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Yeast infections: top facts

By Steph Haase December 31, 06:00 am
An itch, a burn. That’s how it starts. And then it gets worse. Most women are familiar with this feeling: getting a yeast infection.

Yeast infections are very common and are sometimes confused with STDs. Get all your facts and what to do to make it better here.

What is it?

Every woman has a so-called vaginal flora. That’s the normal balance of bacteria and yeast of the vagina. That keeps the vagina healthy and clean.
When the flora changes though, it can lead to a yeast infection. That means that yeast overpowers the rest of the good bacteria and cause a yeast infection.

Your vagina and vulva will feel itchy. There may be redness, swelling, and a burning sensation, especially when peeing or when you have sex. Your discharge may also be different than usual, either white and thick or clear and watery.

Yeast infections are also called candidiasis or thrush. About 3 out of 4 women will get a yeast infection at least once in their lives.

Are they dangerous?

Thankfully, most yeast infections are harmless. Even if you don’t treat them, they will usually go away on their own.

Sometimes, yeast infections can be a sign of a bigger problem though. So if you have them frequently, or with very severe symptoms, you should see a healthcare professional to make sure there’s nothing more serious going on.

Why do we get yeast infections?

Many things can cause the fungus Candida albicans to grow out of hand. A very common one is being on antibiotics – the medication will attack most bacteria, including the good bacteria that usually keep the fungus in check.

Other causes are stress, too much alcohol, or some hormonal birth control methods.

Is it an STD?

The type of yeast that can cause yeast infections is always present around the vulva and vagina and even in other parts of your body.
That’s why yeast infections aren’t considered STDs because they are usually not passed on from one person to the next. While it is possible, it doesn’t happen often.

When do you need to get medical care?

Even though most yeast infections don’t necessarily need treatment, they can be annoying and uncomfortable. It’s best to see a healthcare professional. Once they have confirmed that you have a yeast infection, they can give you creams to help with the itching and burning. They might also give you oral tablets to treat the yeast overgrowth.

You should always see a healthcare professional if your infection seems very heavy, lasts for more than a few days, or if you are pregnant or have diabetes.

Can men get yeast infections?

Yes, it is possible for men to get yeast infections, but that’s not very common. The symptoms are similar: a thick, white substance on the penis, white patches, an itch, and a rash.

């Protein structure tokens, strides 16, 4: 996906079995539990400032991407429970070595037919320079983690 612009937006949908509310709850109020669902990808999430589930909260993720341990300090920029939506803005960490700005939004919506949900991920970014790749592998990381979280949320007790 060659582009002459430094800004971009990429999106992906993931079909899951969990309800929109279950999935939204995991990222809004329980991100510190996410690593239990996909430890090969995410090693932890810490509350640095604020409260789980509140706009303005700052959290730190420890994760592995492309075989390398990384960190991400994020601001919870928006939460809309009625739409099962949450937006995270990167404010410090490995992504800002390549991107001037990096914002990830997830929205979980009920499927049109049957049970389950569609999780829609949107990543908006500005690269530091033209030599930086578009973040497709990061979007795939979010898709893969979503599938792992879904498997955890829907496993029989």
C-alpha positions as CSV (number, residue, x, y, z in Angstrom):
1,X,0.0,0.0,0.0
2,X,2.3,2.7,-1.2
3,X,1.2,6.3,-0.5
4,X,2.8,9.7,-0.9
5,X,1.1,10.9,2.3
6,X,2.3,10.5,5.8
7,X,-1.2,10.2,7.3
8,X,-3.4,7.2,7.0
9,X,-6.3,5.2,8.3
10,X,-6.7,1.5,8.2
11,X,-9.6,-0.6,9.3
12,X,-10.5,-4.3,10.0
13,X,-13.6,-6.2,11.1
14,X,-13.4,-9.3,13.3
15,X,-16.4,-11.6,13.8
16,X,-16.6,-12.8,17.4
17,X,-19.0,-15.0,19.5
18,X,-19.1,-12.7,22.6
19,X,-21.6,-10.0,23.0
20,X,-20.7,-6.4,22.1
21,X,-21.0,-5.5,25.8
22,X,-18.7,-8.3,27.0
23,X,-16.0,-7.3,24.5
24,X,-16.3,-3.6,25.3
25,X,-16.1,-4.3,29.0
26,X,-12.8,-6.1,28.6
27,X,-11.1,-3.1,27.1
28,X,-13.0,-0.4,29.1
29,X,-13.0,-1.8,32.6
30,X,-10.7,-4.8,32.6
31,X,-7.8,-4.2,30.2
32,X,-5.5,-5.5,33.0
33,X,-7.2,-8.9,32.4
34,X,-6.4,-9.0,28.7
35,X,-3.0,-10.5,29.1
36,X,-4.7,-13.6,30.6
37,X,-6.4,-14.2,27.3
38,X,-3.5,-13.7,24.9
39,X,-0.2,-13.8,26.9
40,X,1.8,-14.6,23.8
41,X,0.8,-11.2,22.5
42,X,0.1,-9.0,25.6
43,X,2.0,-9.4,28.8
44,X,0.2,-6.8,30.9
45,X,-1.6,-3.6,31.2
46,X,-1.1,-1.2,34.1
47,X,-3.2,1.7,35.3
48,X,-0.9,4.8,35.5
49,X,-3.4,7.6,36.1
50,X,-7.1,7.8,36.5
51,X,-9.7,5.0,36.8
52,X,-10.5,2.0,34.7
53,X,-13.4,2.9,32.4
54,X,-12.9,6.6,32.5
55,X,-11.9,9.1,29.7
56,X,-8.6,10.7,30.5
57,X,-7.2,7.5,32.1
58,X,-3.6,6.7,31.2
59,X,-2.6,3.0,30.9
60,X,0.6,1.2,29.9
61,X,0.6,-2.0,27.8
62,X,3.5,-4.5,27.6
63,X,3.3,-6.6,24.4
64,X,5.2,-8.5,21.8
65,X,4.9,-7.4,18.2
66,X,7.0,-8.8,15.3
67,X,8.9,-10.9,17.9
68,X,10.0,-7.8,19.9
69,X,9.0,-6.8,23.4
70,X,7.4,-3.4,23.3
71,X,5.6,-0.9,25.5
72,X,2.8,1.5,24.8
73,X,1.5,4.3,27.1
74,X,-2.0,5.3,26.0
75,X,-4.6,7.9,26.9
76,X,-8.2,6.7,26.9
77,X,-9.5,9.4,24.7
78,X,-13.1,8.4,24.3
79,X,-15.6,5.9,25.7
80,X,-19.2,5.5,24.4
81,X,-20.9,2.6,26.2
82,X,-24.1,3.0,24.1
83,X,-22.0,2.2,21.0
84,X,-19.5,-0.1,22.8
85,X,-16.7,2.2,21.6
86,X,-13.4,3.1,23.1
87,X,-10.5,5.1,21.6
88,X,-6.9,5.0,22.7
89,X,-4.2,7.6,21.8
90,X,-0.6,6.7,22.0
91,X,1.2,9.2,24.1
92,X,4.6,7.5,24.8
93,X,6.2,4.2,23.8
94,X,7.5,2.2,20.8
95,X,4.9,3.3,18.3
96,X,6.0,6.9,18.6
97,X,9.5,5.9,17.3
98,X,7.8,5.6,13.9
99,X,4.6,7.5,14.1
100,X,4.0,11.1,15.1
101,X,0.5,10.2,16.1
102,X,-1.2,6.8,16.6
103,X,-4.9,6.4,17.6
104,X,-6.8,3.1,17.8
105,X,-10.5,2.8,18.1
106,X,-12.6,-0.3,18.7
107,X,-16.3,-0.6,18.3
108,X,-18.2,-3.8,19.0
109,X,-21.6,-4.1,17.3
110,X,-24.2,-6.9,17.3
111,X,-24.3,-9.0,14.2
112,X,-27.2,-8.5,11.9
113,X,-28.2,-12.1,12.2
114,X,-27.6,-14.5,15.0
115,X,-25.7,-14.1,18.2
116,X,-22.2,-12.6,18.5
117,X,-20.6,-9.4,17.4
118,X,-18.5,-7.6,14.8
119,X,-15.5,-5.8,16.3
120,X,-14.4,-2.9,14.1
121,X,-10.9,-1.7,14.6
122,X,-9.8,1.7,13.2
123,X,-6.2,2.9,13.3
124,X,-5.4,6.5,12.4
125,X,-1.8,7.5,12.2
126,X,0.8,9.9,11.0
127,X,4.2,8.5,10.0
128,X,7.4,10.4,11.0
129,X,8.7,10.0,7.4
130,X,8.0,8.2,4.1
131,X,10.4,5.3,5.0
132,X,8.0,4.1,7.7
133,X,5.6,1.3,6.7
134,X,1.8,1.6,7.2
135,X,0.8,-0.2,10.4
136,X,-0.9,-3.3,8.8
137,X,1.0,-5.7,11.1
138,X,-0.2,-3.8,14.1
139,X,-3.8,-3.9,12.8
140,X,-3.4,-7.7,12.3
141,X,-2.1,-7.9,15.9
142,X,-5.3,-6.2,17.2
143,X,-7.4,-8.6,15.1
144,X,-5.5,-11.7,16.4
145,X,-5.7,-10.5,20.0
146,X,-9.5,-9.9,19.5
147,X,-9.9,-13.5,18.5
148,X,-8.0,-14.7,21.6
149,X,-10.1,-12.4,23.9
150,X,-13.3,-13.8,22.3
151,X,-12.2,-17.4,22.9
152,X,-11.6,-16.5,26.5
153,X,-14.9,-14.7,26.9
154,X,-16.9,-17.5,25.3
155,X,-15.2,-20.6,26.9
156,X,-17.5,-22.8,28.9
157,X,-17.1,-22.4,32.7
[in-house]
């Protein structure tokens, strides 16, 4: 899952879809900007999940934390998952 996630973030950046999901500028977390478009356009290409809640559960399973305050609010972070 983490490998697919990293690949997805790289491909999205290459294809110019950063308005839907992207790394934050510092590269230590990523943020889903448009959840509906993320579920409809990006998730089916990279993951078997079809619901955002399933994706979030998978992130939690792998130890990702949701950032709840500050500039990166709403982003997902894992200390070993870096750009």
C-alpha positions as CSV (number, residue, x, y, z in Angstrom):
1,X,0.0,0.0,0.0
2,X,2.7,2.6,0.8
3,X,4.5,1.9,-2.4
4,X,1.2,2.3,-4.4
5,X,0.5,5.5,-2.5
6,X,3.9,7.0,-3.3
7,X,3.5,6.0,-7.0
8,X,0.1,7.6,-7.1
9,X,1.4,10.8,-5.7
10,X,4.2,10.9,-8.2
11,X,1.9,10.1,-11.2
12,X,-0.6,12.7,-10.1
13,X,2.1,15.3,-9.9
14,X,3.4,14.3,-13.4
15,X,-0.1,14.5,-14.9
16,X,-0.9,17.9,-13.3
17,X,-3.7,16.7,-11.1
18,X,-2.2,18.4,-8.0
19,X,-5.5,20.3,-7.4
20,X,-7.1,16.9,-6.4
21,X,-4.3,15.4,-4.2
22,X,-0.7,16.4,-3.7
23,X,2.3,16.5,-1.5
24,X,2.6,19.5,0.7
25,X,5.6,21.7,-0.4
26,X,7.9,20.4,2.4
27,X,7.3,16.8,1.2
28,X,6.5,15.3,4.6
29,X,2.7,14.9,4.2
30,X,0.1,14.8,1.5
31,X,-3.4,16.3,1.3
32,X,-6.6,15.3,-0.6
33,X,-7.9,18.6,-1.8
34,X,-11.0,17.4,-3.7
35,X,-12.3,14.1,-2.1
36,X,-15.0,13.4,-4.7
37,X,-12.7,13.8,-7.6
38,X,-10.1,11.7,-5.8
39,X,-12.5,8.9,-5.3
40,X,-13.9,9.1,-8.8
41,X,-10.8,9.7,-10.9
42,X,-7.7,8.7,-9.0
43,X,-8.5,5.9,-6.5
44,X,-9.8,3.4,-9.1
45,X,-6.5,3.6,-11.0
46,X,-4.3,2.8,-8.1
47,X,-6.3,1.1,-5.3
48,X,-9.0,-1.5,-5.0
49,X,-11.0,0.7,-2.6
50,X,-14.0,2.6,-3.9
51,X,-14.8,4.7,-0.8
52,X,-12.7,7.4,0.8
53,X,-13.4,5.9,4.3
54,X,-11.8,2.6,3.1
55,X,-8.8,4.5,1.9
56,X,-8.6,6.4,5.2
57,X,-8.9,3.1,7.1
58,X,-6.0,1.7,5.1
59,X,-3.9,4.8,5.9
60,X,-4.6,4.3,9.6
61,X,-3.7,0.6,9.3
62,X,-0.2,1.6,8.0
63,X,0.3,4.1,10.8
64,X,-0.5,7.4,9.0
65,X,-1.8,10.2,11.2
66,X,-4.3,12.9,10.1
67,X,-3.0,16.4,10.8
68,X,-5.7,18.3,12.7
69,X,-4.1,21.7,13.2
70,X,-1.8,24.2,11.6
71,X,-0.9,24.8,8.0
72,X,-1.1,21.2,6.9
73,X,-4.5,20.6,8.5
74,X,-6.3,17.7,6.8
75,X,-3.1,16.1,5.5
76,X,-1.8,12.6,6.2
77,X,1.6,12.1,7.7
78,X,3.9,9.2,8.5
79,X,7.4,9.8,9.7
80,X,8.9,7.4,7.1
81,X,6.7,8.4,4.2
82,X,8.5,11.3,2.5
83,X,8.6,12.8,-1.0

One of the biggest risks is having unprotected sex with a partner who has a yeast infection, but bad hygiene, especially in men who aren’t circumcised, is another common cause. Other risks include being on antibiotics for a long time, having diabetes, or having difficulties with tour immune system, for example, if you are HIV-positive.


Do you have questions about yeast infections or sexual health in general? Head to our discussion board, where our moderators can help you out.

Did you learn something new?


Hi Jael, using soaps particularly strongly perfumed soaps will actually increase the chances of getting yeast infections. Warm water is sufficient for cleaning the vagina, if you must use soap use mild soaps like baby soap. Check out the following article;-

Hey Bella, Check out the following article for more information on how to keep the vagina healthy and happy including how to manage yeast infection;-

Fri, 01/18/2019 - 12:42 pm
Ould it be that I was 9mfected with an STI? I feel Pain in the vagina when having sex and when urinating after sex.

Hey there, pain during sex can be caused by a number of reasons one of which is the presence of an infection in the vagina. Other reasons include, having dry sex - where penetration happens before the vagina is moist or has sex lubricated and the position during sex. Getting to know what is causing the pain is the first step toward finding a solution. Have a look at the following article for additional information;-

Hey Sheilla, Vaginal odour, or smell, is normal. Every vagina has its own, individual scent, and you shouldn't try to change or disguise it. However, changes in odour can be a sign for something not being right. Have a look at the following article for additional information;-

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